Objective: To estimate whether the incidences of adverse fetal and neonatal outcomes in infants of mothers with preexisting types 1 and 2 diabetes 1) differ from infants of nondiabetic mothers in Nova Scotia (NS); and 2) have changed between 1988 and 2002.
Methods: Population-based cohort study using the NS Atlee Perinatal Database, a well-validated source of standardized clinical information.
Results: A total of 516 infants of diabetic mothers and 150,589 infants of nondiabetic mothers from singleton pregnancies were studied. Infants of diabetic mothers had significantly higher rates of perinatal mortality (17.4/1,000 compared with 5.9/1,000, relative risk [RR] 3.01, 95% confidence interval [CI] 1.55-5.84), major congenital anomaly (9.1% compared with 3.1%, RR 2.97, 95% CI 2.25-3.90), and large for gestational age birth (LGA, more than 90th percentile weight for gestational age) (45.2% compared with 12.6%, RR 3.59, 95% CI 3.26-3.95) than infants of nondiabetic mothers. In infants of diabetic mothers, there was no improvement in perinatal mortality (23.4/1,000 in 1988-1995 compared with 11.5/1000 in 1996-2002, P = .340), incidence of LGA (48.0% in 1988-1995 compared with 42.3% in 1996-2002, P = .237), or rate of major congenital anomaly (8.2% in 1988-1995 compared with 10.0% in 1996-2002, P = .560). Diabetes remained an independent risk factor for LGA infants and major congenital anomaly after adjusting for possible confounders.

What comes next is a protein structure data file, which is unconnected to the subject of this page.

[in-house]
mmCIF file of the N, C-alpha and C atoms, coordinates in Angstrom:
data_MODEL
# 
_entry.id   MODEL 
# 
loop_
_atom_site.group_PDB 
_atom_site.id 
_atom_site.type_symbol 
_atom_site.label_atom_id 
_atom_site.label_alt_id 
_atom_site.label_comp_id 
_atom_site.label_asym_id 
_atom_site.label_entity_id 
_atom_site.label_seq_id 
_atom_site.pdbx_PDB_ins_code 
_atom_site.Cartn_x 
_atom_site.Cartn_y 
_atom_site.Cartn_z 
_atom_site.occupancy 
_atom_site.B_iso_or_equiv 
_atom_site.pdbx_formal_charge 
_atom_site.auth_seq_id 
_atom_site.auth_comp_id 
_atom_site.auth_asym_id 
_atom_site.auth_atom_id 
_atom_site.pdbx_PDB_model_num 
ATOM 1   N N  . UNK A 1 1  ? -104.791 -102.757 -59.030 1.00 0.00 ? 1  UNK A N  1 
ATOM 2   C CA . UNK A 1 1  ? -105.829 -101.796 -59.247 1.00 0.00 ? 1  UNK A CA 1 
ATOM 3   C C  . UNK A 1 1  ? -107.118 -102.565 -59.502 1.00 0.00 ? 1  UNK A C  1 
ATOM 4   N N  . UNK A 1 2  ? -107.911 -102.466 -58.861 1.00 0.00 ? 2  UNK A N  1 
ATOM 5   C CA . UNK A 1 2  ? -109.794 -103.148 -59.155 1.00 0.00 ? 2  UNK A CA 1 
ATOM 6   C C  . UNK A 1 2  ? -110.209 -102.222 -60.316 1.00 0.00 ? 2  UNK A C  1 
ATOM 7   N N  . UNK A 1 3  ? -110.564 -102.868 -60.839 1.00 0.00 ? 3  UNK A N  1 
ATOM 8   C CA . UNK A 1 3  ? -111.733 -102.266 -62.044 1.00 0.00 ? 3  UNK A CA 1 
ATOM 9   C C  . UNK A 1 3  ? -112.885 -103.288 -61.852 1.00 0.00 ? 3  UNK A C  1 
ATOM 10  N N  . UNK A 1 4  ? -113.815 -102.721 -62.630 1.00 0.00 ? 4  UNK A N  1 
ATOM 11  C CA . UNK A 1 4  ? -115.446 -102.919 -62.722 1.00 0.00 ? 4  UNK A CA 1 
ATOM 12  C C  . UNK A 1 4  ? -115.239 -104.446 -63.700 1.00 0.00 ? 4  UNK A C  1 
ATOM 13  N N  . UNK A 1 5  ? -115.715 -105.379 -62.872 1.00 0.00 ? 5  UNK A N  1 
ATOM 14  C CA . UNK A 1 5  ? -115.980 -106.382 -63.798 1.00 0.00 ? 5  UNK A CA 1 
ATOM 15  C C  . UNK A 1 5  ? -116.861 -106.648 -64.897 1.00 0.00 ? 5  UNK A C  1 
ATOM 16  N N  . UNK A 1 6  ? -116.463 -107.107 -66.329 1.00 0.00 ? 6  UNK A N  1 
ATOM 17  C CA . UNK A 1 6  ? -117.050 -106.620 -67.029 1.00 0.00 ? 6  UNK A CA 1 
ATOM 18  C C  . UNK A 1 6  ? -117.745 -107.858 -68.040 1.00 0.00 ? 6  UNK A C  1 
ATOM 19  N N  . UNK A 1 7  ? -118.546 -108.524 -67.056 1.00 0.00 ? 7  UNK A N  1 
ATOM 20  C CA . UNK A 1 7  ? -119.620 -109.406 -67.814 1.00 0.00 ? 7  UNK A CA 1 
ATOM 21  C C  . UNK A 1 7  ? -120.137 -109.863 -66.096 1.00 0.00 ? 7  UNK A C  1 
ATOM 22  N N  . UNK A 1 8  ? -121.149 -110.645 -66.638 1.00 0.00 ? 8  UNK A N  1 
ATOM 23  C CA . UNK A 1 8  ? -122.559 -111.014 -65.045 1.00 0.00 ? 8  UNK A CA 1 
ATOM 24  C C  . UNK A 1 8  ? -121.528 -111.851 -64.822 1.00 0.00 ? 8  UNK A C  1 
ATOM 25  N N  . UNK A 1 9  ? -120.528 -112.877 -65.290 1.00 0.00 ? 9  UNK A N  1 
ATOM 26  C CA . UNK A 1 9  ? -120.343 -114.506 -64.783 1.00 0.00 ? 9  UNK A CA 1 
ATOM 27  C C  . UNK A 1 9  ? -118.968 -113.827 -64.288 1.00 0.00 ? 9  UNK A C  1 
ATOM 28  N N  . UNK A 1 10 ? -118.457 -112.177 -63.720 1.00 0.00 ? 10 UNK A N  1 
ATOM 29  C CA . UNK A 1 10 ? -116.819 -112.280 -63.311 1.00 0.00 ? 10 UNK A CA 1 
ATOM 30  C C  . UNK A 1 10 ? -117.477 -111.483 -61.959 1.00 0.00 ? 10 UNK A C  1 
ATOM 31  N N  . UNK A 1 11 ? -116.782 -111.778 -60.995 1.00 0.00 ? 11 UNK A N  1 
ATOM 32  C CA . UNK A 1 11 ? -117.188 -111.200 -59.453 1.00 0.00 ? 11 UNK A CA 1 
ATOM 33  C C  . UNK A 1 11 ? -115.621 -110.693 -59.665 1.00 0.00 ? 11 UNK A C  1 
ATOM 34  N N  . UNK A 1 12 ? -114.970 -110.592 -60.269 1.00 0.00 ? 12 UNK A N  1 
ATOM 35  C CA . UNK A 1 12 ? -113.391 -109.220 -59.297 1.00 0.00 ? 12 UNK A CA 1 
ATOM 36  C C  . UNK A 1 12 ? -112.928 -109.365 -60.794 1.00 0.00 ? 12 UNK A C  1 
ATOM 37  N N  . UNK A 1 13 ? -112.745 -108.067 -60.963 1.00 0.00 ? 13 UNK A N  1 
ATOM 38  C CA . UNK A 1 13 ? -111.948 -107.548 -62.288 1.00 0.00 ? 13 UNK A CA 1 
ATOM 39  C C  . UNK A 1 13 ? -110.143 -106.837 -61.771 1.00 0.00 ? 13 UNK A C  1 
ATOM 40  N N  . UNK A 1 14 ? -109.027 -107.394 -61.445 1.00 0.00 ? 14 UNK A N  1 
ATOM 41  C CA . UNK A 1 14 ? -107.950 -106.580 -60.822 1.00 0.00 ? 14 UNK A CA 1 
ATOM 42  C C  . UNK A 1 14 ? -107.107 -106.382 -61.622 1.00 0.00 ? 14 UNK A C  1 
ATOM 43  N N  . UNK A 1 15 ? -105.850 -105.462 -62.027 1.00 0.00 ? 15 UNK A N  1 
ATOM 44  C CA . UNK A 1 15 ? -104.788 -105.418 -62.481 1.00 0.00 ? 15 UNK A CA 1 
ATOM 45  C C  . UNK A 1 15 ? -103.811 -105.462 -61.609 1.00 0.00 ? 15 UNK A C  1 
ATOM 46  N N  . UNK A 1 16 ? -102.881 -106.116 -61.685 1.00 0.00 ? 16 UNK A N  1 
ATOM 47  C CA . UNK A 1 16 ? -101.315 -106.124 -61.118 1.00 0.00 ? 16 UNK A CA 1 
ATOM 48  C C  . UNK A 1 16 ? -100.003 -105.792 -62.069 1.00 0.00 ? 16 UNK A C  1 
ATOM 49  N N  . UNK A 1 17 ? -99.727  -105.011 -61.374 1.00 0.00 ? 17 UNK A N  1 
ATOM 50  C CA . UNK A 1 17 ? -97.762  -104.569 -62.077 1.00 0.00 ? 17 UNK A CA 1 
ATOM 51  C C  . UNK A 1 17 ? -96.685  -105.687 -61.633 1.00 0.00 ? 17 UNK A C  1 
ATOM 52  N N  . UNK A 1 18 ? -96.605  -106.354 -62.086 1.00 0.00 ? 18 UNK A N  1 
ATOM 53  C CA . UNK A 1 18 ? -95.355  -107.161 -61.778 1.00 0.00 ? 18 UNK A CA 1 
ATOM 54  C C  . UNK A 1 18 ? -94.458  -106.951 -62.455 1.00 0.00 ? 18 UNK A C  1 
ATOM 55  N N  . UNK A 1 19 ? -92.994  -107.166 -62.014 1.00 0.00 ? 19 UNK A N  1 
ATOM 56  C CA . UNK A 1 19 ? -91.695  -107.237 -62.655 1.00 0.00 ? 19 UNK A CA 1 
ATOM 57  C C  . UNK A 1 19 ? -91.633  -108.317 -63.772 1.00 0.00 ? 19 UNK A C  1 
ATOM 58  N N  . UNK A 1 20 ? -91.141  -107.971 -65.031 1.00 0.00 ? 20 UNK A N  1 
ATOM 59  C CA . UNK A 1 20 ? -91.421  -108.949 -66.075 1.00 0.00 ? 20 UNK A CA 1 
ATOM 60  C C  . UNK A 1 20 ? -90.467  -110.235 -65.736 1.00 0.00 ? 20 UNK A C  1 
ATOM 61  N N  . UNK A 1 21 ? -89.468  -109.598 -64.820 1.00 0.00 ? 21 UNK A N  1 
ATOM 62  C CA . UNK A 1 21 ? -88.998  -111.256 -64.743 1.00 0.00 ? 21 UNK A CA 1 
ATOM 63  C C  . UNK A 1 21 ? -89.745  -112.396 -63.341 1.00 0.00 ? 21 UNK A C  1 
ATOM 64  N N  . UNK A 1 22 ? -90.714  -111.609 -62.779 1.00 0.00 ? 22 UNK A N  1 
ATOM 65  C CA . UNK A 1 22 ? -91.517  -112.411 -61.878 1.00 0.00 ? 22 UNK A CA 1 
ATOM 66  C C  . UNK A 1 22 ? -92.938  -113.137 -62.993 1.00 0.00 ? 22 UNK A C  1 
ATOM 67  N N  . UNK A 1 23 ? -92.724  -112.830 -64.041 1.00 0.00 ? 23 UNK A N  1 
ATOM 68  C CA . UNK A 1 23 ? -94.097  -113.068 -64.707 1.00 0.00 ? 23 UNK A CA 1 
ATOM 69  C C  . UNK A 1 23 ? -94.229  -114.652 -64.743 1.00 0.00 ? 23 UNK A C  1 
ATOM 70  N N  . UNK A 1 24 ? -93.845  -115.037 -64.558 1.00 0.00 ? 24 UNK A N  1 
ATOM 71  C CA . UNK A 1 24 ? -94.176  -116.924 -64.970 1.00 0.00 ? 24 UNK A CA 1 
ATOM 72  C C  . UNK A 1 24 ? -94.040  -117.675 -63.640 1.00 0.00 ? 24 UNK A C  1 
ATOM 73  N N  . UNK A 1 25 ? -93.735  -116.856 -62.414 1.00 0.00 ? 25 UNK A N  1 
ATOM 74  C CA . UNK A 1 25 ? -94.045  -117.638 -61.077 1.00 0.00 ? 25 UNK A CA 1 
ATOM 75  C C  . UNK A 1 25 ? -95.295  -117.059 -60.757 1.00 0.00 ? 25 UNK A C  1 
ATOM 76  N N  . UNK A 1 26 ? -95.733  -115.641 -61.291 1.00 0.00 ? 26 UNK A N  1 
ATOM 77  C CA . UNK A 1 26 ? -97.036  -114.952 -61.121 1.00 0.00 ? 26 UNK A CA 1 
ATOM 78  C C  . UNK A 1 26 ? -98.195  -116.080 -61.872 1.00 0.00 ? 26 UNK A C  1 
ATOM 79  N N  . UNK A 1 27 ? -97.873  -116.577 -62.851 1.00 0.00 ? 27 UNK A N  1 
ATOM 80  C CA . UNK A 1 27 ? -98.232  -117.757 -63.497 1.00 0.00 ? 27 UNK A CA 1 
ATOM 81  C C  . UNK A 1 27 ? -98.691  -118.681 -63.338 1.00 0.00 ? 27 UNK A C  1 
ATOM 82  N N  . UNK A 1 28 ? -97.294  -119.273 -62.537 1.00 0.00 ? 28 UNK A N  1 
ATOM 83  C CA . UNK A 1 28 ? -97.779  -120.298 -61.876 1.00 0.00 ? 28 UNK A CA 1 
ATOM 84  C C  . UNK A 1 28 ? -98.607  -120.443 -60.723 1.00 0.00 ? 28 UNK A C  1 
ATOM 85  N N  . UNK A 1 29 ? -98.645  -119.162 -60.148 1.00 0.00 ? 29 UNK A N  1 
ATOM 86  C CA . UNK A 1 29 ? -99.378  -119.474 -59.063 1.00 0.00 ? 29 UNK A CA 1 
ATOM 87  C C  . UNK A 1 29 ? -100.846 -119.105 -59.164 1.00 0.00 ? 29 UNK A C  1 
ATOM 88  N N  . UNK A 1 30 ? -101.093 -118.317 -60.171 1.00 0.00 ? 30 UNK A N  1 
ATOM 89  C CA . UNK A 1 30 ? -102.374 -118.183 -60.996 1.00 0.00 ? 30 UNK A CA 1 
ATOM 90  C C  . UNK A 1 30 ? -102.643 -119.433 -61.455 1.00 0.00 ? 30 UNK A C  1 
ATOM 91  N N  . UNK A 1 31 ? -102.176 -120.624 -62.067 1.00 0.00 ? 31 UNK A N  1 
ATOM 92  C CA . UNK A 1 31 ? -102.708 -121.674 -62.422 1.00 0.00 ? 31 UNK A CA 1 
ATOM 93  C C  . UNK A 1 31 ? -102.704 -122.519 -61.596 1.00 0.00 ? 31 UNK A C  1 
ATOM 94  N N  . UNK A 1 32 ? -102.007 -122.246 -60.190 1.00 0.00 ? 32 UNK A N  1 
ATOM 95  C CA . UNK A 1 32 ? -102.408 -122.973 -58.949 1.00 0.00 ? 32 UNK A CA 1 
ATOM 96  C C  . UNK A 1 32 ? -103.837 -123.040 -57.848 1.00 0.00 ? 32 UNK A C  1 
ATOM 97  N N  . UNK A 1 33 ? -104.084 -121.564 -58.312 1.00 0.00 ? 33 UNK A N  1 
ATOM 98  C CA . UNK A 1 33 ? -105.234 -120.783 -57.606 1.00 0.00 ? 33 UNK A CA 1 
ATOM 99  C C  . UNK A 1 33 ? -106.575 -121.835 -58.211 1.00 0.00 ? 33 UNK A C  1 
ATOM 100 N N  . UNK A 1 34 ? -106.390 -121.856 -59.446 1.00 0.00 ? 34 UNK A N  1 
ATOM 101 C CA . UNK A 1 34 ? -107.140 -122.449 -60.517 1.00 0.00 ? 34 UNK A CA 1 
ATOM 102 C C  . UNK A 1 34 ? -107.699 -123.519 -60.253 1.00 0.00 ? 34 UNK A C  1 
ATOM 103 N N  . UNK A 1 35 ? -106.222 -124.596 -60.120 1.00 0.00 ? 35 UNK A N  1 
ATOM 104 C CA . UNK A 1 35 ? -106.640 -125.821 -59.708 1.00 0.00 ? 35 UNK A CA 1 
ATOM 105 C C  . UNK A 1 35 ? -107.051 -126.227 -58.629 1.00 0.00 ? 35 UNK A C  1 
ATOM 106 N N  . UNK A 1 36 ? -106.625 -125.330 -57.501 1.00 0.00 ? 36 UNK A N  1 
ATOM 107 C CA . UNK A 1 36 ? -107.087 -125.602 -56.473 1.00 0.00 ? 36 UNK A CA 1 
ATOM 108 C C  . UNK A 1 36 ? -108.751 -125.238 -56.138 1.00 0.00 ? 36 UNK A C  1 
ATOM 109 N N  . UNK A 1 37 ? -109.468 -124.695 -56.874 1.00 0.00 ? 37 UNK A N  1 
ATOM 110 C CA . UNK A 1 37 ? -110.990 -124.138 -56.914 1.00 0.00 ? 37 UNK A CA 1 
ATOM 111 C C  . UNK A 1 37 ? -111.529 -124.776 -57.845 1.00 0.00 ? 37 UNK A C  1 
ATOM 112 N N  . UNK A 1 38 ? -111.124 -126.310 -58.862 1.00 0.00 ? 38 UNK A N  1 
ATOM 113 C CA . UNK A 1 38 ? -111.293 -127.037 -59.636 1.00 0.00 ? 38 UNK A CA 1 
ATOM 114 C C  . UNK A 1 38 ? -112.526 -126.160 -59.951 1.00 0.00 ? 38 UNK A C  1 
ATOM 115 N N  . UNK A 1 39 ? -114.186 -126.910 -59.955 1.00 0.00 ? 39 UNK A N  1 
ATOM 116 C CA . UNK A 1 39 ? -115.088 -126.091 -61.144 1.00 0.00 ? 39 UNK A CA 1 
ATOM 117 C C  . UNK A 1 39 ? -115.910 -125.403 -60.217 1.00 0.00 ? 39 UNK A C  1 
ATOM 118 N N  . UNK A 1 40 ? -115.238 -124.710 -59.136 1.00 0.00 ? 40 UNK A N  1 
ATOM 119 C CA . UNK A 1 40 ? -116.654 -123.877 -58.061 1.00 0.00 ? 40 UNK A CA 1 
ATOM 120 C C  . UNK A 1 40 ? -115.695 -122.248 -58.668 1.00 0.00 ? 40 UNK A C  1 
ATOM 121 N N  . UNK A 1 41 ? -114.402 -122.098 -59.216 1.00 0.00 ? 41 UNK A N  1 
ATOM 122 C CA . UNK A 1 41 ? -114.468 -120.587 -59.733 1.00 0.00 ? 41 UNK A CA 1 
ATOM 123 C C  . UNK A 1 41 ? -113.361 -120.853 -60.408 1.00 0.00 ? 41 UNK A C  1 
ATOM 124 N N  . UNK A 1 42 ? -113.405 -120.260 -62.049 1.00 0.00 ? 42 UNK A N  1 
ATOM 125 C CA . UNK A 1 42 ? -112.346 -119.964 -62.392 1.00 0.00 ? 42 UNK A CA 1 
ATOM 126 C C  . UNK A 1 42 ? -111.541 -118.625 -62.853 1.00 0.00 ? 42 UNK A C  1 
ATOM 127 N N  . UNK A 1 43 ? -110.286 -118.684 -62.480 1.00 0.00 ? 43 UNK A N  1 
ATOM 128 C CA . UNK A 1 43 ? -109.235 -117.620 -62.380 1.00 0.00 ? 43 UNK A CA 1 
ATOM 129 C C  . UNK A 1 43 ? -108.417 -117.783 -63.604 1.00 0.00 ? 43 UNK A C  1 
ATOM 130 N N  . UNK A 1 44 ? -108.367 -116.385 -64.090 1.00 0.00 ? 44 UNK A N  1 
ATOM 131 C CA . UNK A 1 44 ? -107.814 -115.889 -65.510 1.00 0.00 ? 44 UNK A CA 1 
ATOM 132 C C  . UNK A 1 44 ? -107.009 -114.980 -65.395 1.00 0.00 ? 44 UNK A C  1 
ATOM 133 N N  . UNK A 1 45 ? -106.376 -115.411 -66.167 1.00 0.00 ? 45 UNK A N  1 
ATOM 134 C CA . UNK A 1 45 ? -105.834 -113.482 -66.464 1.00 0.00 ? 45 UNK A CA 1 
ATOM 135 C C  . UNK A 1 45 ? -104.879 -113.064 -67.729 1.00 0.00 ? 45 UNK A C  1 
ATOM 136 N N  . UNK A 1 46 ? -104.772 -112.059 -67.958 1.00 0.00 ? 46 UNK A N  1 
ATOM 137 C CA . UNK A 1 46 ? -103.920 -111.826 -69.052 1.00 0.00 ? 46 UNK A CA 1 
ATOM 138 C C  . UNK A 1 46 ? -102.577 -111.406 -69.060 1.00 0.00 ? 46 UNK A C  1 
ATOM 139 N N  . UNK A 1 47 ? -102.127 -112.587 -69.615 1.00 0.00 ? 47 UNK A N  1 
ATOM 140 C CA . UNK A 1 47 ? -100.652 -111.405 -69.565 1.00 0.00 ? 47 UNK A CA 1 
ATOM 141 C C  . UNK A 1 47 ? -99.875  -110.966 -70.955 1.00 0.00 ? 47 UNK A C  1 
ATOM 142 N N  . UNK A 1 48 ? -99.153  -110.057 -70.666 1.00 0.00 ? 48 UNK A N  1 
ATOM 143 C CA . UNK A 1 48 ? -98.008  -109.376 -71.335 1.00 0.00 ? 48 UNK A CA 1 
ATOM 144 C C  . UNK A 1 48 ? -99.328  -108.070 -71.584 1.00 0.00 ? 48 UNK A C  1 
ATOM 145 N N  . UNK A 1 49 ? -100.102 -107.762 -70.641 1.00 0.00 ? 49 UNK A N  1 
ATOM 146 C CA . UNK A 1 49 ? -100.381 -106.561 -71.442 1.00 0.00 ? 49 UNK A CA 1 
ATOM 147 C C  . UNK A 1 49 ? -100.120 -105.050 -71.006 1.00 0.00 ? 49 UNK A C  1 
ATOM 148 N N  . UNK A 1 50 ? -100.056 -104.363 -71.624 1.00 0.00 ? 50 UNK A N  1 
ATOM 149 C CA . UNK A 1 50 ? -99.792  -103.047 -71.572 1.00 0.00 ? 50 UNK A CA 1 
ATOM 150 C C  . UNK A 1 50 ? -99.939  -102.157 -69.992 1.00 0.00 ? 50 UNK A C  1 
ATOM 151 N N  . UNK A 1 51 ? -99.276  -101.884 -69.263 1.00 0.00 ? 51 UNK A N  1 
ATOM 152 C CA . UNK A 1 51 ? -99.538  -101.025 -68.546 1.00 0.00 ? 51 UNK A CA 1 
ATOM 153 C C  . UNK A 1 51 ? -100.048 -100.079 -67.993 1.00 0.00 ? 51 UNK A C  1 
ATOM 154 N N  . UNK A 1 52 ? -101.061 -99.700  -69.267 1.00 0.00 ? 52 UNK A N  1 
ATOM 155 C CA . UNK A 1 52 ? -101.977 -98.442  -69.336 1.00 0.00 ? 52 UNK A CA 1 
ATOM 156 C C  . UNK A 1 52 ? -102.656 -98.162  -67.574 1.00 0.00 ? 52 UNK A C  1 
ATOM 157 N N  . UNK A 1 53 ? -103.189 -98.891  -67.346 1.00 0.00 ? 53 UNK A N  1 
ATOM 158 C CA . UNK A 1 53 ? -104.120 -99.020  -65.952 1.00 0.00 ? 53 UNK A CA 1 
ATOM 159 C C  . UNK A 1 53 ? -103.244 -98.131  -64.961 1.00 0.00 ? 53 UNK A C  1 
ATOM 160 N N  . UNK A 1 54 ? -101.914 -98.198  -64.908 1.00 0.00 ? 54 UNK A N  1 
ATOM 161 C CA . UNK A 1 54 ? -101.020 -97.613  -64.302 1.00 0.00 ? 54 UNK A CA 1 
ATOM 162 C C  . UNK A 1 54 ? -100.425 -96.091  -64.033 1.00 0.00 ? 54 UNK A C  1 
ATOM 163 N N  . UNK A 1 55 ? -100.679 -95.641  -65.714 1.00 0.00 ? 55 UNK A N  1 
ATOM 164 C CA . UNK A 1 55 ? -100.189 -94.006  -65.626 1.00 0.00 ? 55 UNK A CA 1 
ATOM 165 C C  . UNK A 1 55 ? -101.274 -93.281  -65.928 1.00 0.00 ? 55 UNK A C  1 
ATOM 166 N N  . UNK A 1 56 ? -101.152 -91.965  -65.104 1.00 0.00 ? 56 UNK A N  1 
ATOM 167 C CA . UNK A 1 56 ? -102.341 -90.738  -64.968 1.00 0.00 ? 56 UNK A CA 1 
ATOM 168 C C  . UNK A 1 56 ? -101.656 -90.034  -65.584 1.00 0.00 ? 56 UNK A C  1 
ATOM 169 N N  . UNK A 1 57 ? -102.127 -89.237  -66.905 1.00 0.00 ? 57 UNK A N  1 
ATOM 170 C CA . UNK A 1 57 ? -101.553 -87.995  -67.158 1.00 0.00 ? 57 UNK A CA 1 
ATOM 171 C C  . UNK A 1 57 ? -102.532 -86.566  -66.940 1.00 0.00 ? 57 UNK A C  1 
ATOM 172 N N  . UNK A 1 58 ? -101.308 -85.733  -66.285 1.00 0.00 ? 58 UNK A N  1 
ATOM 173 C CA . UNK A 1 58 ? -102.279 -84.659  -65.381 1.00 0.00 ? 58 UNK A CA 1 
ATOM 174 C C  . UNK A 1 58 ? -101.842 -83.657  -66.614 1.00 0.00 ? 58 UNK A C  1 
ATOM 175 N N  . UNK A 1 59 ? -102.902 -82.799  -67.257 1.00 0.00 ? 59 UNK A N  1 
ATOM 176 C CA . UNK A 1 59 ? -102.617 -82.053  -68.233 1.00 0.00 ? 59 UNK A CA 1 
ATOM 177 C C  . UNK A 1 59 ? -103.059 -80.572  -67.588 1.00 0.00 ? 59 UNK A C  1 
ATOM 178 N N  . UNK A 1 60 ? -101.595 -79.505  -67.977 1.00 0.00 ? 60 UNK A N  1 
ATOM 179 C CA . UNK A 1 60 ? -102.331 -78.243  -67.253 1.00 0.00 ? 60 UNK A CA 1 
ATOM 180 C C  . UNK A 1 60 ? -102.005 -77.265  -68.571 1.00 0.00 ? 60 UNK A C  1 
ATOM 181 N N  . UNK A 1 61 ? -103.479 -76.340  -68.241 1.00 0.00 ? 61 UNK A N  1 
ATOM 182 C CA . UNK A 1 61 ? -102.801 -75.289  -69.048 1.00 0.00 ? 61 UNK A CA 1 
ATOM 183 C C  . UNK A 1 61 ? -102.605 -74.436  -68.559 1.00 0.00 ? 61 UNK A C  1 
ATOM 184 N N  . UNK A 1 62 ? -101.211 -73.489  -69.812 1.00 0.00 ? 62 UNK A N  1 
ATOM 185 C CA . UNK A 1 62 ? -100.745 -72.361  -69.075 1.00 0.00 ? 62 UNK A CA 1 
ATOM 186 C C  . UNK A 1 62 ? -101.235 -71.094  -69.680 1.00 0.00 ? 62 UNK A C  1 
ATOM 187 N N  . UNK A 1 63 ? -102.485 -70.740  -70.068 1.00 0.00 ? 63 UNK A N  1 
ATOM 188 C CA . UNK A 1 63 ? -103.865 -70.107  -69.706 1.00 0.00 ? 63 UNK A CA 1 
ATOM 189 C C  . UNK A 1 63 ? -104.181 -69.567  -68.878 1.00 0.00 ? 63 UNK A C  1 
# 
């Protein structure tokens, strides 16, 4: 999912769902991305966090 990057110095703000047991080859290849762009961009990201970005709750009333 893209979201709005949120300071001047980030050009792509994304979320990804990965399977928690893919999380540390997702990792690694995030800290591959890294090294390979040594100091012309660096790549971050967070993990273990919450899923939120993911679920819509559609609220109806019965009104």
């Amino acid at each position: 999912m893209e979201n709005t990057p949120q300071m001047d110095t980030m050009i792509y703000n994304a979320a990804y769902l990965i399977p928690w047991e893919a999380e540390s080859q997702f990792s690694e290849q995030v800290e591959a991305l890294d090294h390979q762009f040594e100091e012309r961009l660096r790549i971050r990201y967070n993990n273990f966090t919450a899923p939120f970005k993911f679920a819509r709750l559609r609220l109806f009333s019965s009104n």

Conclusion: Rates of adverse neonatal outcomes are 3-9 times greater in infants of diabetic mothers compared with those of nondiabetic mothers. There were no significant improvements in rates of perinatal mortality, congenital anomaly, or LGA birth in infants of diabetic mothers in 1996-2002 compared with 1988-95.